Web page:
One amateur treasure hunter found 63 gold coins while weeding the garden.
Gold Coins
Credit: The Trustees of the British Museum

One of the upsides of the pandemic is that it's encouraged many people to try new hobbies. A surprisingly popular choice among those stuck at home? Discovering historical artifacts in your own backyard! According to Good News Network, the British Museum says that more than 47,000 ancient objects have been discovered by amateur archaeologists in the United Kingdom since the start of the pandemic. The museum reports that they saw a significant rise in the number of regular people recording findings of antiques while the country was under a full lockdown due to the coronavirus pandemic between March 22, 2020, and May 13, 2020. But it's not just regular folk who are find treasures beneath the ground. One of the largest discoveries was a haul of at least 63 gold coins, which date back to the 15th century, and was found by a family weeding their garden. Overall, 6,251 discoveries were reported during the initial lockdown alone.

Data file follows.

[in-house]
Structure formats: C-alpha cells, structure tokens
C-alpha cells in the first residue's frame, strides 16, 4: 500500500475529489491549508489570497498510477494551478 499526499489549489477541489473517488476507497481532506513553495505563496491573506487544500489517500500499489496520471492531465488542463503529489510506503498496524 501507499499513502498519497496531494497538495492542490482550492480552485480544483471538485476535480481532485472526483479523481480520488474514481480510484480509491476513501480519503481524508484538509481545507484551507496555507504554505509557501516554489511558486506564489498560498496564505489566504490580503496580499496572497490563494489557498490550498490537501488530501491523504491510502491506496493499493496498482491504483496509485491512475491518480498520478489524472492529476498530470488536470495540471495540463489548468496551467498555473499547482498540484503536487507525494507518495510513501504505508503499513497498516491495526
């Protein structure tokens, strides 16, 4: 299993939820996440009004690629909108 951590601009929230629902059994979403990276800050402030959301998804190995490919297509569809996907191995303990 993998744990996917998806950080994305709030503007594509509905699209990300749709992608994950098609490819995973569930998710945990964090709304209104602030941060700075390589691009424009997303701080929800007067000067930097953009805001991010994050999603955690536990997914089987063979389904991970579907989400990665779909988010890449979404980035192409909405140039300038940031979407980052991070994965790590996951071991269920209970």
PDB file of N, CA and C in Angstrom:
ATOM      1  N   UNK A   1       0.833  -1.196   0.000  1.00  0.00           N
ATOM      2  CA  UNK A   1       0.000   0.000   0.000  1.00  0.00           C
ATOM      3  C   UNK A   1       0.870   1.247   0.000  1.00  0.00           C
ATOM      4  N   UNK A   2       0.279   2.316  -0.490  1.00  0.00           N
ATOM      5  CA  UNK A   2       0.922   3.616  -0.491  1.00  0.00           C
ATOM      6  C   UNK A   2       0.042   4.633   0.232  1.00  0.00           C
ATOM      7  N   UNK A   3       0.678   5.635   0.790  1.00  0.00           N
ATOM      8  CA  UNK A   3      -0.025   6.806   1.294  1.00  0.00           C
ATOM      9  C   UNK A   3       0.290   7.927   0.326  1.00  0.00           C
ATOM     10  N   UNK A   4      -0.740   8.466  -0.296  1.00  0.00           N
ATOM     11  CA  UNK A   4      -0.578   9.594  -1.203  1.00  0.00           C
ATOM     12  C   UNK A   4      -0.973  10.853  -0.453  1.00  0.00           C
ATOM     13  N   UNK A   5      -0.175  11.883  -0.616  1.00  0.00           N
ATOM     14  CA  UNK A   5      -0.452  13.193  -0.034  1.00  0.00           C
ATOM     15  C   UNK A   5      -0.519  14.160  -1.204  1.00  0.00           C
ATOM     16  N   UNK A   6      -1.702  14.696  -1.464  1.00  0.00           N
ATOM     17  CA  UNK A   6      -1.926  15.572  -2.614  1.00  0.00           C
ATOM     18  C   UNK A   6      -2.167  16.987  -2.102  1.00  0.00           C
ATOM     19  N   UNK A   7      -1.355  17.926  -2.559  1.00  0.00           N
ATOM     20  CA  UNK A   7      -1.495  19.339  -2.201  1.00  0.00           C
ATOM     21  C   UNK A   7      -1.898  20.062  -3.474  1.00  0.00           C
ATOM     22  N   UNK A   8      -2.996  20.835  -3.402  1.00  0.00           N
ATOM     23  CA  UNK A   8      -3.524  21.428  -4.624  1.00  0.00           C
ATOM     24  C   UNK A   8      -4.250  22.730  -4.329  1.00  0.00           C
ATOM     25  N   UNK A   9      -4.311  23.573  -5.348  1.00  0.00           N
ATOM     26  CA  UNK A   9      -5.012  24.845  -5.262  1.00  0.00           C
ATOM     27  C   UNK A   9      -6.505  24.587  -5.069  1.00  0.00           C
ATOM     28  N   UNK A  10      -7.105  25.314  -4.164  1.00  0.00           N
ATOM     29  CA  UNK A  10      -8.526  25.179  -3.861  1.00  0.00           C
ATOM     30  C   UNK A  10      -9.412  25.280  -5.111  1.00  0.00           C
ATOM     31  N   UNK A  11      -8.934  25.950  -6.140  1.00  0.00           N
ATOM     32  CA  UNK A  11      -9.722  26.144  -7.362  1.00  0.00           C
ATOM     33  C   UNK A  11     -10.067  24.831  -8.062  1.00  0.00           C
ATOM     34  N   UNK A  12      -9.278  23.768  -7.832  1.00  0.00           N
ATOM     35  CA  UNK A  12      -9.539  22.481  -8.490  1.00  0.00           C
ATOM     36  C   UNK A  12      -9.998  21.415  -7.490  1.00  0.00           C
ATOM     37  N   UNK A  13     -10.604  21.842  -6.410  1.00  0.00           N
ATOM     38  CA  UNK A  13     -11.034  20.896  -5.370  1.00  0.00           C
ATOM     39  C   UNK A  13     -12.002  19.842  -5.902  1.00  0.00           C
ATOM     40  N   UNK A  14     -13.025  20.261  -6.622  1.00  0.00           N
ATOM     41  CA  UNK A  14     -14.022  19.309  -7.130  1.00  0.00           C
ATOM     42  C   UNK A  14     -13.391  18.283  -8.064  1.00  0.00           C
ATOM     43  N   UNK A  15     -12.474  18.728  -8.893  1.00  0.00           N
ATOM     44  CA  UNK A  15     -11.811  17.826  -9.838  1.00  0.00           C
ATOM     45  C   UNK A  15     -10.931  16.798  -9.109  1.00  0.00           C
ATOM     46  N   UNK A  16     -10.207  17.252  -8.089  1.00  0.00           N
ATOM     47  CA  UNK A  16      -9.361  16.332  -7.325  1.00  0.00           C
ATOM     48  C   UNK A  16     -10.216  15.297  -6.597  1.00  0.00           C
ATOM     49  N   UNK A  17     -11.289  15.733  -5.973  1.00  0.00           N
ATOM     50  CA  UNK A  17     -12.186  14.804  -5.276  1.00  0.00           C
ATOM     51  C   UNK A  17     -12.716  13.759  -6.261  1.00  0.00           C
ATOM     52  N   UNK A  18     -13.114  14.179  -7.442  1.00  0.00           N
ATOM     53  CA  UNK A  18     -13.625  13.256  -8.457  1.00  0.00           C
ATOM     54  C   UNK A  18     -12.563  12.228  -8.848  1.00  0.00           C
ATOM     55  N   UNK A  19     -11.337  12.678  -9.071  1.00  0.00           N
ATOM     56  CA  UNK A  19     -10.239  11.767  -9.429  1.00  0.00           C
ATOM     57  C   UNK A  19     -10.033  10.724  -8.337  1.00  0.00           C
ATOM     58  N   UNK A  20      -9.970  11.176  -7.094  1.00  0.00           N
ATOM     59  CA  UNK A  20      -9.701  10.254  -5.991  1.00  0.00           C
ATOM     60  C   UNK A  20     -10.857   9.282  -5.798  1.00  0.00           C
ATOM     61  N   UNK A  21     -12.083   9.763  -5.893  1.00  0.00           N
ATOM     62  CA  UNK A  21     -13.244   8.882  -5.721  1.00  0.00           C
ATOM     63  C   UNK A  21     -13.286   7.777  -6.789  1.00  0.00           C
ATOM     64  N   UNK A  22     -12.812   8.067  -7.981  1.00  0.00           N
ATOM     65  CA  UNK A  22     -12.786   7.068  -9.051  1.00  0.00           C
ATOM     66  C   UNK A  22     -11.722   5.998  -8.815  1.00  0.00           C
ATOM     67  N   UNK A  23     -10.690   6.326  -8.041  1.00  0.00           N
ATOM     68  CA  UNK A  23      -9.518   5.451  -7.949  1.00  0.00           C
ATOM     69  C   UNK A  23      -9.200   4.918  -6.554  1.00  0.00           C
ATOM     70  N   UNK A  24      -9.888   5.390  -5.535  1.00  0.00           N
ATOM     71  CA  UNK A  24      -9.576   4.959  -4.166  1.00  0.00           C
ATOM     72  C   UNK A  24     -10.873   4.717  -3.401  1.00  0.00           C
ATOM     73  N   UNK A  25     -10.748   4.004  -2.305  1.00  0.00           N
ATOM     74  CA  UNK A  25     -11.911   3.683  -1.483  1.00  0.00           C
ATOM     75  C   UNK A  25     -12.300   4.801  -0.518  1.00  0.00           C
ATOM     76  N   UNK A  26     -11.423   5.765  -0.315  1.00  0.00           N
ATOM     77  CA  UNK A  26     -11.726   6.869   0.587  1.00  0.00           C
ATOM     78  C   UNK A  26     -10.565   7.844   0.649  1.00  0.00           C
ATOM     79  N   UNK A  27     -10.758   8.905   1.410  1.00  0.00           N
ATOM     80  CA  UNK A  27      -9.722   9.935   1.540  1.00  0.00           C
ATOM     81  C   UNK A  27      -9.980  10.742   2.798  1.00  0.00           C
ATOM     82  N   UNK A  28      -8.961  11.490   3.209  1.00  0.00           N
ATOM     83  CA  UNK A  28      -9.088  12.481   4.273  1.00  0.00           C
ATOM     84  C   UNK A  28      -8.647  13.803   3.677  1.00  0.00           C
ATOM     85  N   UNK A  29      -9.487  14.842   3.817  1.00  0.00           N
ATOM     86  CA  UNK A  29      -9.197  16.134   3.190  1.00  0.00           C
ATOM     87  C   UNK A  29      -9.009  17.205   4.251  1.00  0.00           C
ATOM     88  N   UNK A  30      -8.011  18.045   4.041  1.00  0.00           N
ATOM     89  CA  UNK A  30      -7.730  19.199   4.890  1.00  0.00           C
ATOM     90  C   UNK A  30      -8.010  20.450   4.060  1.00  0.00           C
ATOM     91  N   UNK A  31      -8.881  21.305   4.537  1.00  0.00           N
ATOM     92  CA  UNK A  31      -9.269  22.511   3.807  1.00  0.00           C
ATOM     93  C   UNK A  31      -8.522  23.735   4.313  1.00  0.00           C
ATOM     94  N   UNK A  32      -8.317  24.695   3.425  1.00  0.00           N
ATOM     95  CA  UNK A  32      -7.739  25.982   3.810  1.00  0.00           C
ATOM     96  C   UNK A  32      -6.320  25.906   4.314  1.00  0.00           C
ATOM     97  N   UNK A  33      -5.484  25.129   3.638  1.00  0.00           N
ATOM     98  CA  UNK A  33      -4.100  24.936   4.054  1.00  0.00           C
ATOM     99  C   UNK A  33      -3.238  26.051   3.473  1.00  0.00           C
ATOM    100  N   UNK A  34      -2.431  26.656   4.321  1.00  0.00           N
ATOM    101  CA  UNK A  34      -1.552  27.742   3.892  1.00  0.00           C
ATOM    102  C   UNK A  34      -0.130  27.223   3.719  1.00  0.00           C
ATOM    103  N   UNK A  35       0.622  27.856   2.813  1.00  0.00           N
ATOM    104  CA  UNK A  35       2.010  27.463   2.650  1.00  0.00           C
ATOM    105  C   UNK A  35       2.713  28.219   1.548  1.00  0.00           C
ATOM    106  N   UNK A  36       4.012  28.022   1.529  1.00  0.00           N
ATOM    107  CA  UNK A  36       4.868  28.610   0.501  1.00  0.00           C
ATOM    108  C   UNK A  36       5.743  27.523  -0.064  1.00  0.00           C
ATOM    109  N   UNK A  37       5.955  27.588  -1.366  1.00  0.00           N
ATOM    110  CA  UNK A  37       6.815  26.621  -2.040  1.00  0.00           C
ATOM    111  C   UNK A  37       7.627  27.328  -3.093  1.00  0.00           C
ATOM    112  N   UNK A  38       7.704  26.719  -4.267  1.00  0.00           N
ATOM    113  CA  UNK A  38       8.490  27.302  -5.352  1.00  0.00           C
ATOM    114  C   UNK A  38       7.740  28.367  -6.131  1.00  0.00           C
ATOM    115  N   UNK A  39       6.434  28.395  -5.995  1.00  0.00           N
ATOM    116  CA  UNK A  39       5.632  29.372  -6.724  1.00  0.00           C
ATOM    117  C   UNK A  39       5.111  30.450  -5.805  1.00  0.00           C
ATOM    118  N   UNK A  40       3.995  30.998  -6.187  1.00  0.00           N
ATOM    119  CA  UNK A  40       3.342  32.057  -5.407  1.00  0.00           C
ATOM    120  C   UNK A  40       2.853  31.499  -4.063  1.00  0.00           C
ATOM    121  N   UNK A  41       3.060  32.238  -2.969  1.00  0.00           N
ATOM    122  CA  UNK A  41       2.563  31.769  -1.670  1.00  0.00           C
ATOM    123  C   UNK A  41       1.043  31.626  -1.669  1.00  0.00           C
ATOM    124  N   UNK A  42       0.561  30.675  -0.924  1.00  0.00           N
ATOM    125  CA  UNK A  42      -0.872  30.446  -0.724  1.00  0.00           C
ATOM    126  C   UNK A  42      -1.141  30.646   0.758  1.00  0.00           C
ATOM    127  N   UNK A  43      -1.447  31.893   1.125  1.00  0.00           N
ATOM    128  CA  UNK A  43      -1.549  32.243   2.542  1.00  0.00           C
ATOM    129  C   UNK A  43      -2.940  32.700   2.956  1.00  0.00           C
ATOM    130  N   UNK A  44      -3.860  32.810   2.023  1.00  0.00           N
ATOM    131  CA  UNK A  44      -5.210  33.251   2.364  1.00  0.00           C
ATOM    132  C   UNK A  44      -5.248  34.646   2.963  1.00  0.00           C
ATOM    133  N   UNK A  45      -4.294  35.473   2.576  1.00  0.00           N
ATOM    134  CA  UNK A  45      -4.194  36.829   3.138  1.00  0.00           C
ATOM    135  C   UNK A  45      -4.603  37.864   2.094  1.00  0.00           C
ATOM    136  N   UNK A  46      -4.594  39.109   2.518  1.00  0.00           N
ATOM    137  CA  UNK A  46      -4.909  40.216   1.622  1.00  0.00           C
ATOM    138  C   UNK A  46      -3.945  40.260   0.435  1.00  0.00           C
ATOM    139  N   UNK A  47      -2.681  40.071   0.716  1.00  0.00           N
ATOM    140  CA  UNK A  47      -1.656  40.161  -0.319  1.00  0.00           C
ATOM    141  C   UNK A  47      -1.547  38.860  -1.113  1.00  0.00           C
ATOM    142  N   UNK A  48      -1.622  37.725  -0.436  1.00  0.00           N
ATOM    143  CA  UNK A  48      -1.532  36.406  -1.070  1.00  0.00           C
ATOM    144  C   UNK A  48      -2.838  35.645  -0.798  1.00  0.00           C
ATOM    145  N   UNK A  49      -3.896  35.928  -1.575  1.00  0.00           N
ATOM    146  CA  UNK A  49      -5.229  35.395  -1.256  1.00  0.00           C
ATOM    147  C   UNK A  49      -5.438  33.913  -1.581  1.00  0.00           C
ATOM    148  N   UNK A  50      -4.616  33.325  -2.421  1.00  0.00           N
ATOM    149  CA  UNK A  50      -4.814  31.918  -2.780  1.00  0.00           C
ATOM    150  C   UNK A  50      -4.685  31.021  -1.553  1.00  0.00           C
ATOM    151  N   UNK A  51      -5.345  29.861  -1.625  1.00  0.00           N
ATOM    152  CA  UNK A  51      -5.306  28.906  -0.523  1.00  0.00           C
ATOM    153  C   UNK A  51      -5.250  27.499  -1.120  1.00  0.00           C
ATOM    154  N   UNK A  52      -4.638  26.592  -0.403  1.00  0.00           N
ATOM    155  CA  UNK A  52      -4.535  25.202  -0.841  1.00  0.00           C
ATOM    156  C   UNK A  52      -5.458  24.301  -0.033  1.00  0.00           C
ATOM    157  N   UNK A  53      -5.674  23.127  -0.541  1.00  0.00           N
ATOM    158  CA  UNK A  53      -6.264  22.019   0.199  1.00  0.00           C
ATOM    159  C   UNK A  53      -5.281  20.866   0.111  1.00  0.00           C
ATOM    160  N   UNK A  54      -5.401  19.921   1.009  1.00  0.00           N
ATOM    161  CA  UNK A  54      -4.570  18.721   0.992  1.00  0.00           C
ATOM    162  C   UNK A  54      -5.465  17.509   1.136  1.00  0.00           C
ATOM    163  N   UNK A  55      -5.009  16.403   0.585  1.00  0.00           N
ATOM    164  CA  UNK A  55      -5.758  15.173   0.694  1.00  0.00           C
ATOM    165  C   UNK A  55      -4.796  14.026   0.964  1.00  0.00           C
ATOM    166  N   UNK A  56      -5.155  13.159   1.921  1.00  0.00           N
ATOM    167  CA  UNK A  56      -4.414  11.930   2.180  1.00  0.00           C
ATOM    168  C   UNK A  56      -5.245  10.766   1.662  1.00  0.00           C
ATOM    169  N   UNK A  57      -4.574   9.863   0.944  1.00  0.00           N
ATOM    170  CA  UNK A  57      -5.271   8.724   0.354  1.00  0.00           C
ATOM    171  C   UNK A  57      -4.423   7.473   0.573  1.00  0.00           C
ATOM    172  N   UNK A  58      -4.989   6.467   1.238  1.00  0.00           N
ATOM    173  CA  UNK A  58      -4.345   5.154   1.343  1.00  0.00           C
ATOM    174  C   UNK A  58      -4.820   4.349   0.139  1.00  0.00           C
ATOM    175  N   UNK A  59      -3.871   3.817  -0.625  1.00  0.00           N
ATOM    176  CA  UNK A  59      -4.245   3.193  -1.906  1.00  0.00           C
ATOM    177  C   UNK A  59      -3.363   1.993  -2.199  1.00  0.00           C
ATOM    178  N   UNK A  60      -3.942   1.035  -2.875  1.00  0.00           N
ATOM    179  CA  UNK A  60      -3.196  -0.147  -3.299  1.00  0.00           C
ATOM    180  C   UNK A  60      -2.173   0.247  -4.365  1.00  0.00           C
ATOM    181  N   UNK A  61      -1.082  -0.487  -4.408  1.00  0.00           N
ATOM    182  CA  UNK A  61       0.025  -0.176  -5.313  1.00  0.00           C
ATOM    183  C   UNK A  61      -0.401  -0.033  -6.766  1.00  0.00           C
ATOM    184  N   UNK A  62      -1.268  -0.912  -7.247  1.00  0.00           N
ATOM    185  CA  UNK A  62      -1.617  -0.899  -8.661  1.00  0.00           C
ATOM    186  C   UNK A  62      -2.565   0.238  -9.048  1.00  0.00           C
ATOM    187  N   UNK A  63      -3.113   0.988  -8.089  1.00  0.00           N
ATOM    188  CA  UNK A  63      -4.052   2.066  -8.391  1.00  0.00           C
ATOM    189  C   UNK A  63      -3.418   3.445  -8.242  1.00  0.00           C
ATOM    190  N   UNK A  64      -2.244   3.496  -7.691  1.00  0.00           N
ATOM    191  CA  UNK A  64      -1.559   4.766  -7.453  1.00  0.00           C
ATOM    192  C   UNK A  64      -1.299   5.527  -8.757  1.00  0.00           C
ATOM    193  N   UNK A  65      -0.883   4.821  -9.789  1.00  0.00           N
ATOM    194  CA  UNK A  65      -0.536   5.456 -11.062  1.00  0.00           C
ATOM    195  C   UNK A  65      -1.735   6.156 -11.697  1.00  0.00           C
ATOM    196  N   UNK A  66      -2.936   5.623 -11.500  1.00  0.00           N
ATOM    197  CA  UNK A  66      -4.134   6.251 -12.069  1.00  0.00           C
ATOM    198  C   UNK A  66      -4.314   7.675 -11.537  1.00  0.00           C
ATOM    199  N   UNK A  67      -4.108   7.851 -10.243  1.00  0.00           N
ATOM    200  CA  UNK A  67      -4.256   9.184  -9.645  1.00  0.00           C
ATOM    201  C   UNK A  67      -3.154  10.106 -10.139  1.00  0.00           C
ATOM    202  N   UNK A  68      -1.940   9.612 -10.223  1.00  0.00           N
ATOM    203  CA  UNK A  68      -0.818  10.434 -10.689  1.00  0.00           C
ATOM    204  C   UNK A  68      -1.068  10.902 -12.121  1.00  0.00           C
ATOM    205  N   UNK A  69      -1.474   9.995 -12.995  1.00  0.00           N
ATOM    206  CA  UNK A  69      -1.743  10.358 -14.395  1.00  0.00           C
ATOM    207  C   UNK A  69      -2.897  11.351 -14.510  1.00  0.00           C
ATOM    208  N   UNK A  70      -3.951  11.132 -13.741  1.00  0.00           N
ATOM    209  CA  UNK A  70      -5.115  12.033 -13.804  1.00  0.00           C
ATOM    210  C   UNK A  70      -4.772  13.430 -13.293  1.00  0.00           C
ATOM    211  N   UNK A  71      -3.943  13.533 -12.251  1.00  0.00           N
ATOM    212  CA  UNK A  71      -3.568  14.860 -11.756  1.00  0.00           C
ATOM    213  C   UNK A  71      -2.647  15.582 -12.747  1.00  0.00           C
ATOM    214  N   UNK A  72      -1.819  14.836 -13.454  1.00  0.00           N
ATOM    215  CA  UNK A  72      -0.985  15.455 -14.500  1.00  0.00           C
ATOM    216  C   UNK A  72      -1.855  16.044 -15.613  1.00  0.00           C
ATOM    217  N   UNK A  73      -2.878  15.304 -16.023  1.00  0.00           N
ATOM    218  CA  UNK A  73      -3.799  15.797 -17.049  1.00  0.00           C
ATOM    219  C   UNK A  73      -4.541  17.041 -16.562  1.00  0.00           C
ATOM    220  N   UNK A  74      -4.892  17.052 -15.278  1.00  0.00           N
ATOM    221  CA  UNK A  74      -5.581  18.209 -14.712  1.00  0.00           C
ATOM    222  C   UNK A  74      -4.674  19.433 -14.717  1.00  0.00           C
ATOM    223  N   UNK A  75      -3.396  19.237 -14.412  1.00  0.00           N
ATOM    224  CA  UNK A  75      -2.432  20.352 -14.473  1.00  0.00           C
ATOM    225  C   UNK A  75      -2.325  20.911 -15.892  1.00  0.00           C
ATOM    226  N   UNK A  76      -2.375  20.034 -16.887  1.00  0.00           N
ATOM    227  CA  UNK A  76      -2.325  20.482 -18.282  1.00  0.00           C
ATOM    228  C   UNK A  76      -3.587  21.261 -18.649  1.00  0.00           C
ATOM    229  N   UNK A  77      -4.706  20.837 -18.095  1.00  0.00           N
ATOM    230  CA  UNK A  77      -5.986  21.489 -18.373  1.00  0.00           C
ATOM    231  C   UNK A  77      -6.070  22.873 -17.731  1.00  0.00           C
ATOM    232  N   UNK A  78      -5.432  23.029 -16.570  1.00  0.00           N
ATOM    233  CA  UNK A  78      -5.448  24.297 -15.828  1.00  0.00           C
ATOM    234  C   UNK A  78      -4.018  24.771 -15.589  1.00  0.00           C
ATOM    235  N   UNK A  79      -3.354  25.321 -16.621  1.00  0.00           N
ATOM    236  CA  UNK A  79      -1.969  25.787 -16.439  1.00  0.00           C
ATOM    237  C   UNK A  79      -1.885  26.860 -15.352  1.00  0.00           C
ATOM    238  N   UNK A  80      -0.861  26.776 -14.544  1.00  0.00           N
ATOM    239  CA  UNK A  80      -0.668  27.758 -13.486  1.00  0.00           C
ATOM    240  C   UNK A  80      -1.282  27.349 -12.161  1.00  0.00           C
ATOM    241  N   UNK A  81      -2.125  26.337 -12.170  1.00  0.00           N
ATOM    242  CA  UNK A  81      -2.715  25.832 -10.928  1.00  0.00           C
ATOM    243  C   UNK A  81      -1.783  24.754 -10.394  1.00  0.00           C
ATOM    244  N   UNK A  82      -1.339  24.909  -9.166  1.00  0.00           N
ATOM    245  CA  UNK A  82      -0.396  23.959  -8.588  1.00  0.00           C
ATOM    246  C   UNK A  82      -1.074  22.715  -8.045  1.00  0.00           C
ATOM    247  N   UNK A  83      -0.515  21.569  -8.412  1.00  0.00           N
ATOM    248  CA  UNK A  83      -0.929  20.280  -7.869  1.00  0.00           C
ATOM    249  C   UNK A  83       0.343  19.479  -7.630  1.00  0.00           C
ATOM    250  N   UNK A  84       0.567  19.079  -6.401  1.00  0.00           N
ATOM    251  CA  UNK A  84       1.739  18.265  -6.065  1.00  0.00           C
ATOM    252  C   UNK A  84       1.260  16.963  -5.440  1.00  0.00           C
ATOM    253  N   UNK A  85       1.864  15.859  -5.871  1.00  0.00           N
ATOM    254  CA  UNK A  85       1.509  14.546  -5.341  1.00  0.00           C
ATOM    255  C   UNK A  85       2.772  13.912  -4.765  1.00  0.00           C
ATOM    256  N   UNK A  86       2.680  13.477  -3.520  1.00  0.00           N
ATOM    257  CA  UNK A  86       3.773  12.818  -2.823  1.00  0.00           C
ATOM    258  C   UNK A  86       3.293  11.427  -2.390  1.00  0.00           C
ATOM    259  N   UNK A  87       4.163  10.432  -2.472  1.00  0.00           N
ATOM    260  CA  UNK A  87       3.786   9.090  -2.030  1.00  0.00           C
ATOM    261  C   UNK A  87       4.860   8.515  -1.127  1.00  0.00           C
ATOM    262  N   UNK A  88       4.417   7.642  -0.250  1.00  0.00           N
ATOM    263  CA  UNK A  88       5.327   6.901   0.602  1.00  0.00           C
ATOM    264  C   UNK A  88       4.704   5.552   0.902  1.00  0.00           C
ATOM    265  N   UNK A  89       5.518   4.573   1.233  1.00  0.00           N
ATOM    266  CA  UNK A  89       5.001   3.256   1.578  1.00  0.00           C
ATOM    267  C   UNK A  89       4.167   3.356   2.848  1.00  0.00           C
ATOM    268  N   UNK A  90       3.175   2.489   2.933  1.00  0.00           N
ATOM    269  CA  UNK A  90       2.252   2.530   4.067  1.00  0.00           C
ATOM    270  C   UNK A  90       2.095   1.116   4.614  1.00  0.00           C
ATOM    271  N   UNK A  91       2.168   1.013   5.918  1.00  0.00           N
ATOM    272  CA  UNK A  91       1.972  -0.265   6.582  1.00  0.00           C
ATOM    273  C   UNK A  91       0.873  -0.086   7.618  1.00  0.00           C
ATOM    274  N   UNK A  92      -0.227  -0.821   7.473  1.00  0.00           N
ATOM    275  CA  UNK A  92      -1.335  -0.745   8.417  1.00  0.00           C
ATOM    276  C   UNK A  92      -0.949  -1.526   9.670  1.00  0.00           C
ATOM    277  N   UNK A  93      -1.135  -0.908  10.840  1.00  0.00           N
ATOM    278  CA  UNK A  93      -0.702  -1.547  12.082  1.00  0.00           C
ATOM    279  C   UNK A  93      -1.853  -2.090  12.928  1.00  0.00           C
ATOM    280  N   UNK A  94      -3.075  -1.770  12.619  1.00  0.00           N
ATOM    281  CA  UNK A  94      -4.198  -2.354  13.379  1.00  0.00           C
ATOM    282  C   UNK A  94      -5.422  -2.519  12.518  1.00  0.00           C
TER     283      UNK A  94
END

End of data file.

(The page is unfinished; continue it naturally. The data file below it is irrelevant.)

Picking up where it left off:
"It is brilliant to see the scheme growing from strength to strength during lockdown thanks to garden discoveries and digital reporting," said UK Culture Minister Caroline Dinenage in a news release. The largest coin hoard, which included 63 gold coins and one silver coin featuring monarchs Edward IV and Henry VIII, was likely buried in the 16th century. It included coins bearing the initials of several of Henry VIII's wives, including Catherine of Aragon, Anne Boleyn, and Jane Seymour.

Other discoveries included other medieval treasures such as a first-century ancient Roman furniture fitting made of a copper alloy, featuring the face of the god Oceanus, and 50 South African gold coins, which were discovered in a small town about 50 miles northwest of London. The UK's Treasure Act of 1996 requires that anyone who discovers rare artifacts report any discovery thought to be more than 300 years old to the local coroner in the area in which they found it.

The mission continues to "ensure finds, important for understanding Britain's past, are not lost but instead recorded for posterity," said Michael Lewis of the Portable Antiquities Scheme.


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